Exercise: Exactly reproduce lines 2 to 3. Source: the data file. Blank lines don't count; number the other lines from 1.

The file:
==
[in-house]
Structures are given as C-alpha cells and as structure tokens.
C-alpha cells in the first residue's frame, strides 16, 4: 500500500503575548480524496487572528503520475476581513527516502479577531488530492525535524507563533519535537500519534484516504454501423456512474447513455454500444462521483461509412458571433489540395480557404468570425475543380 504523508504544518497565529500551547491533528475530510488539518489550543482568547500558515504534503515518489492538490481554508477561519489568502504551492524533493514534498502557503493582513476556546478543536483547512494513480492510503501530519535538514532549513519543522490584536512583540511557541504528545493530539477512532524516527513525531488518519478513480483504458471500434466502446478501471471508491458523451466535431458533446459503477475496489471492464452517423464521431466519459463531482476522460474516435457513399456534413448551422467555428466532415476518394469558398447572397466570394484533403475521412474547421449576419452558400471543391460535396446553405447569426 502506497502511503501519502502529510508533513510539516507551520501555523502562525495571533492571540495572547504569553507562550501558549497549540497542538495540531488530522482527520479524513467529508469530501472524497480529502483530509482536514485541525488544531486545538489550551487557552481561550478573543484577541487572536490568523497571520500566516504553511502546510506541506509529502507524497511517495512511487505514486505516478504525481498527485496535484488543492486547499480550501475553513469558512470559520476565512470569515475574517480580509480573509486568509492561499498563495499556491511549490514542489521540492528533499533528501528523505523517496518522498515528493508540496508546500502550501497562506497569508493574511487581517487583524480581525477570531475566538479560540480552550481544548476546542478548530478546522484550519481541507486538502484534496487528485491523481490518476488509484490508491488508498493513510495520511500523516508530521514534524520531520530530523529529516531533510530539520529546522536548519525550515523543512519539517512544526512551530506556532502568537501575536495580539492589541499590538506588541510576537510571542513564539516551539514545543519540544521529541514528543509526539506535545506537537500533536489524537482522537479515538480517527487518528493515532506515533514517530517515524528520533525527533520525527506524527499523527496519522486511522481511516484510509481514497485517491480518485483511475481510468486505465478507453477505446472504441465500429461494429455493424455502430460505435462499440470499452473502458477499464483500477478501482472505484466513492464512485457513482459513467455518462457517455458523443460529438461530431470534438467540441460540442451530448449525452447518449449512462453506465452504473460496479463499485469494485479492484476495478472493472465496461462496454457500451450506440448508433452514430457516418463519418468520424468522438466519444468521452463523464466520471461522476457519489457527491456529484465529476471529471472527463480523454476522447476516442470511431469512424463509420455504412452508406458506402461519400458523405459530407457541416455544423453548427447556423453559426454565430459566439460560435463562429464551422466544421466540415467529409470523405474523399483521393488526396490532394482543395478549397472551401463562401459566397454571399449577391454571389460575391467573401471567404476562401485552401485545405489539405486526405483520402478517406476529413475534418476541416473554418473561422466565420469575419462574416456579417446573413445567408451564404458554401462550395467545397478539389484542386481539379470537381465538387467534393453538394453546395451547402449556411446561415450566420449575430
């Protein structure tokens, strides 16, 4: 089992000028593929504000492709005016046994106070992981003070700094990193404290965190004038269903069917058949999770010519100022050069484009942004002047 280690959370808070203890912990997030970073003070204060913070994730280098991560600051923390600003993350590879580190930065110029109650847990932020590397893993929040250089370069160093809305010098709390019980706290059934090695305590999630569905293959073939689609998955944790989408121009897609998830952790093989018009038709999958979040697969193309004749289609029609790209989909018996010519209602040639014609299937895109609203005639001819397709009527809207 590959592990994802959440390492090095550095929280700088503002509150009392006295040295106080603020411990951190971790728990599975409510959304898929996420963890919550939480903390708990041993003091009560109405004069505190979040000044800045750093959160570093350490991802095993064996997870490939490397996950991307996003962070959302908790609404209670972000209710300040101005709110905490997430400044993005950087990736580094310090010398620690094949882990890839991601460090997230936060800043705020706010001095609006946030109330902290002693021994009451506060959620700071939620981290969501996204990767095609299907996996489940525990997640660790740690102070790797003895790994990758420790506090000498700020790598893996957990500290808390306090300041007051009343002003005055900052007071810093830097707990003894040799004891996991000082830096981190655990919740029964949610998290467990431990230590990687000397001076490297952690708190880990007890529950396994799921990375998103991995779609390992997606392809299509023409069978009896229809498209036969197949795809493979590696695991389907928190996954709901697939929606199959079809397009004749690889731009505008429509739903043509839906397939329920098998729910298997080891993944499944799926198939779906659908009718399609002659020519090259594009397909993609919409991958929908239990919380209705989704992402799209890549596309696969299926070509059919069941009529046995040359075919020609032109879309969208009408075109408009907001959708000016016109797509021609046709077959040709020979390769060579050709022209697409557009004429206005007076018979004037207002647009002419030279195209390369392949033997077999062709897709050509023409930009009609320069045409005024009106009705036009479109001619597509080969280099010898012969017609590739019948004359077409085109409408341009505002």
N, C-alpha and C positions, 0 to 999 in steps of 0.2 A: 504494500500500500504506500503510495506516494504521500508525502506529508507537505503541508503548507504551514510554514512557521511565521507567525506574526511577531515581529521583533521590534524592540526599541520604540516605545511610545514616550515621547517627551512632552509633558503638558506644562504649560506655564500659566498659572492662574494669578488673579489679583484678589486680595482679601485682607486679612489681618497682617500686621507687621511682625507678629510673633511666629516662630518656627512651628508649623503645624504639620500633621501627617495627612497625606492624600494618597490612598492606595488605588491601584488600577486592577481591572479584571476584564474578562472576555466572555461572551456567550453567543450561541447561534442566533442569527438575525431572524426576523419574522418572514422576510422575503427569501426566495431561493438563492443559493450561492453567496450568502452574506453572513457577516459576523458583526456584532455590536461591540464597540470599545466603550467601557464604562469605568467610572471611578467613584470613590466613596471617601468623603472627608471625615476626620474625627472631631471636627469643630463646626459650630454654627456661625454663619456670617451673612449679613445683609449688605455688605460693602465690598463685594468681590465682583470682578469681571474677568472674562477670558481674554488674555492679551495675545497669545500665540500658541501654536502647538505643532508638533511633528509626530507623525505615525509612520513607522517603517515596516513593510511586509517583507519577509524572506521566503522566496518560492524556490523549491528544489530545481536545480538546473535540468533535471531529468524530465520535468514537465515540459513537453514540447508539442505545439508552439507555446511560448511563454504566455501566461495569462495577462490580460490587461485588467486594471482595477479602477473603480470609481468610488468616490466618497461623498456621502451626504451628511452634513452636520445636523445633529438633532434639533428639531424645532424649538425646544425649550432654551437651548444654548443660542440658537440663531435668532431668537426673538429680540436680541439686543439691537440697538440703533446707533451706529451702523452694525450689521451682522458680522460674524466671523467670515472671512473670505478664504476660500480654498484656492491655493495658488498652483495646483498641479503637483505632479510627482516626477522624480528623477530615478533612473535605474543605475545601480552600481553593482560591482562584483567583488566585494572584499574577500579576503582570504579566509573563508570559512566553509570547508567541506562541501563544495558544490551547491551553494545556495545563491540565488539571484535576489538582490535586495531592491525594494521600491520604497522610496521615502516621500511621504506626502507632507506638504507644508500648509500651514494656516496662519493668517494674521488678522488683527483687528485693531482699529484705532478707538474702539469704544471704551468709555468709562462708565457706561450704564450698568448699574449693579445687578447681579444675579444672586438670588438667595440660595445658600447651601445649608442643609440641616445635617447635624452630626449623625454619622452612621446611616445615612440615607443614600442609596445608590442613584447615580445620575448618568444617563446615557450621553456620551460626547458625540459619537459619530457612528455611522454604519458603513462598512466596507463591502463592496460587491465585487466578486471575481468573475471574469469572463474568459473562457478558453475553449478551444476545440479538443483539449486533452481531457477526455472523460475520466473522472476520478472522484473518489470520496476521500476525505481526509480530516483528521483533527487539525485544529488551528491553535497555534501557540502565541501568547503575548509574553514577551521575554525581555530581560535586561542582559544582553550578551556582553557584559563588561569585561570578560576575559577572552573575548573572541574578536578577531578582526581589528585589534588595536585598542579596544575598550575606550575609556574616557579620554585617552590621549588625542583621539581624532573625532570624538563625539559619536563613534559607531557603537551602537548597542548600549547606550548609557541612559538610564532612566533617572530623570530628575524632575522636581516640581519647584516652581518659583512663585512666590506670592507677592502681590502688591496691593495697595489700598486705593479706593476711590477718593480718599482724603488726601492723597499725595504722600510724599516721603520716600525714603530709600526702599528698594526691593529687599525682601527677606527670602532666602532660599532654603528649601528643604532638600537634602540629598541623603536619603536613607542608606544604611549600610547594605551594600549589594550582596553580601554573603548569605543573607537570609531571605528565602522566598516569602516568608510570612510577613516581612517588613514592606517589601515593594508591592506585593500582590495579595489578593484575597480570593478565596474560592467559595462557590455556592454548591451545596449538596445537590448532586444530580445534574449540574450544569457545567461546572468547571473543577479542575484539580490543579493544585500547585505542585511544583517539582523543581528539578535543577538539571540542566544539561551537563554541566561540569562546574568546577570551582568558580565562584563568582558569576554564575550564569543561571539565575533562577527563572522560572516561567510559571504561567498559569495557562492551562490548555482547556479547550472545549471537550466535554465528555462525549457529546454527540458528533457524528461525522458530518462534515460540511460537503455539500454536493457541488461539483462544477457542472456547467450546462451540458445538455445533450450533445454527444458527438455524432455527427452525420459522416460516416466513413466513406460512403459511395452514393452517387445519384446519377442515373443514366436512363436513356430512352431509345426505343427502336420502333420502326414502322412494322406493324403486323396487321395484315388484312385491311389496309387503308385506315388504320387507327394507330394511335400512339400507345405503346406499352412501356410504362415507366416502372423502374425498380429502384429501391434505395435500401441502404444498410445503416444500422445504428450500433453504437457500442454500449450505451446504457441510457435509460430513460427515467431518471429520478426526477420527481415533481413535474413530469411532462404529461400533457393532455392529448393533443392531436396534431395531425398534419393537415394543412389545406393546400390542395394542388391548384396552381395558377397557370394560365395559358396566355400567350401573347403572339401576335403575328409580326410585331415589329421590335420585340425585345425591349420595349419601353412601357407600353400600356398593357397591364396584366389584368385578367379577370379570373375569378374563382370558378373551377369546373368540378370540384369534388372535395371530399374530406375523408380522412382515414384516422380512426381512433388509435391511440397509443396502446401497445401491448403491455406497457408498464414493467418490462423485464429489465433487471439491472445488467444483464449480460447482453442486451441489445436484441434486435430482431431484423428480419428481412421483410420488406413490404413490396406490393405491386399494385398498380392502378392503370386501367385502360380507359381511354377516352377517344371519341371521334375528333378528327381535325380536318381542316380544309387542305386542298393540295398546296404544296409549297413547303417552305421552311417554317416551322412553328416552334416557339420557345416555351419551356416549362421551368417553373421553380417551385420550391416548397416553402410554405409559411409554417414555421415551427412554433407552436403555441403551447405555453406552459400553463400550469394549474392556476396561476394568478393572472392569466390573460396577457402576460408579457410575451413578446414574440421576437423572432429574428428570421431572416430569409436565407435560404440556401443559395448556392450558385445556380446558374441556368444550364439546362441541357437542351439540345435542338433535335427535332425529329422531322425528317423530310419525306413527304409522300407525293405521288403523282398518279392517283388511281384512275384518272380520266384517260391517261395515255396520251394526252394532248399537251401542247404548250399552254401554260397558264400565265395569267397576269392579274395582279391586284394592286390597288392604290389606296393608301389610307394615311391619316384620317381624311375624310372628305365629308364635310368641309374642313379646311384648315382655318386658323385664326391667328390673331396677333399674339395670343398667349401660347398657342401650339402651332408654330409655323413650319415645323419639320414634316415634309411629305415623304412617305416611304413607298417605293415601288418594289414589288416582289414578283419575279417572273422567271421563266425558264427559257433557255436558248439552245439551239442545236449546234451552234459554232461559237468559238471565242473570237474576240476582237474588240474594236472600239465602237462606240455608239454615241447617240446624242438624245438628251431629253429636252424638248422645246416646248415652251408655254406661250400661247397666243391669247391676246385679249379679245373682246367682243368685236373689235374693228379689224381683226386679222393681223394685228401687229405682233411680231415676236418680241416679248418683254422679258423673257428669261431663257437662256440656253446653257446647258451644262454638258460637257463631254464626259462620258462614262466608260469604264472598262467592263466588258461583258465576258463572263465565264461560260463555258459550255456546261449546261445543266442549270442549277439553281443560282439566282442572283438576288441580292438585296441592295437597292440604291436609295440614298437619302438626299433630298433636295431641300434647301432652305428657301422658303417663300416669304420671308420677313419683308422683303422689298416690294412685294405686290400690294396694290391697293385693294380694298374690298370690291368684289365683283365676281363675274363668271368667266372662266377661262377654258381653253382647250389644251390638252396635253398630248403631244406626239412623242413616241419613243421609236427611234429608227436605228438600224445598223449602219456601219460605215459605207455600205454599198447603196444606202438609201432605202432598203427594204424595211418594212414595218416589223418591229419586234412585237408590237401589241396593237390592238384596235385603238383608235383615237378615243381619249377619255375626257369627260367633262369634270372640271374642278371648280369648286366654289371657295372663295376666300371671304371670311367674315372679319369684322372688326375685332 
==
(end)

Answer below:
Structures are given as C-alpha cells and as structure tokens.
C-alpha cells in the first residue's frame, strides 16, 4: 500500500503575548480524496487572528503520475476581513527516502479577531488530492525535524507563533519535537500519534484516504454501423456512474447513455454500444462521483461509412458571433489540395480557404468570425475543380 504523508504544518497565529500551547491533528475530510488539518489550543482568547500558515504534503515518489492538490481554508477561519489568502504551492524533493514534498502557503493582513476556546478543536483547512494513480492510503501530519535538514532549513519543522490584536512583540511557541504528545493530539477512532524516527513525531488518519478513480483504458471500434466502446478501471471508491458523451466535431458533446459503477475496489471492464452517423464521431466519459463531482476522460474516435457513399456534413448551422467555428466532415476518394469558398447572397466570394484533403475521412474547421449576419452558400471543391460535396446553405447569426 502506497502511503501519502502529510508533513510539516507551520501555523502562525495571533492571540495572547504569553507562550501558549497549540497542538495540531488530522482527520479524513467529508469530501472524497480529502483530509482536514485541525488544531486545538489550551487557552481561550478573543484577541487572536490568523497571520500566516504553511502546510506541506509529502507524497511517495512511487505514486505516478504525481498527485496535484488543492486547499480550501475553513469558512470559520476565512470569515475574517480580509480573509486568509492561499498563495499556491511549490514542489521540492528533499533528501528523505523517496518522498515528493508540496508546500502550501497562506497569508493574511487581517487583524480581525477570531475566538479560540480552550481544548476546542478548530478546522484550519481541507486538502484534496487528485491523481490518476488509484490508491488508498493513510495520511500523516508530521514534524520531520530530523529529516531533510530539520529546522536548519525550515523543512519539517512544526512551530506556532502568537501575536495580539492589541499590538506588541510576537510571542513564539516551539514545543519540544521529541514528543509526539506535545506537537500533536489524537482522537479515538480517527487518528493515532506515533514517530517515524528520533525527533520525527506524527499523527496519522486511522481511516484510509481514497485517491480518485483511475481510468486505465478507453477505446472504441465500429461494429455493424455502430460505435462499440470499452473502458477499464483500477478501482472505484466513492464512485457513482459513467455518462457517455458523443460529438461530431470534438467540441460540442451530448449525452447518449449512462453506465452504473460496479463499485469494485479492484476495478472493472465496461462496454457500451450506440448508433452514430457516418463519418468520424468522438466519444468521452463523464466520471461522476457519489457527491456529484465529476471529471472527463480523454476522447476516442470511431469512424463509420455504412452508406458506402461519400458523405459530407457541416455544423453548427447556423453559426454565430459566439460560435463562429464551422466544421466540415467529409470523405474523399483521393488526396490532394482543395478549397472551401463562401459566397454571399449577391454571389460575391467573401471567404476562401485552401485545405489539405486526405483520402478517406476529413475534418476541416473554418473561422466565420469575419462574416456579417446573413445567408451564404458554401462550395467545397478539389484542386481539379470537381465538387467534393453538394453546395451547402449556411446561415450566420449575430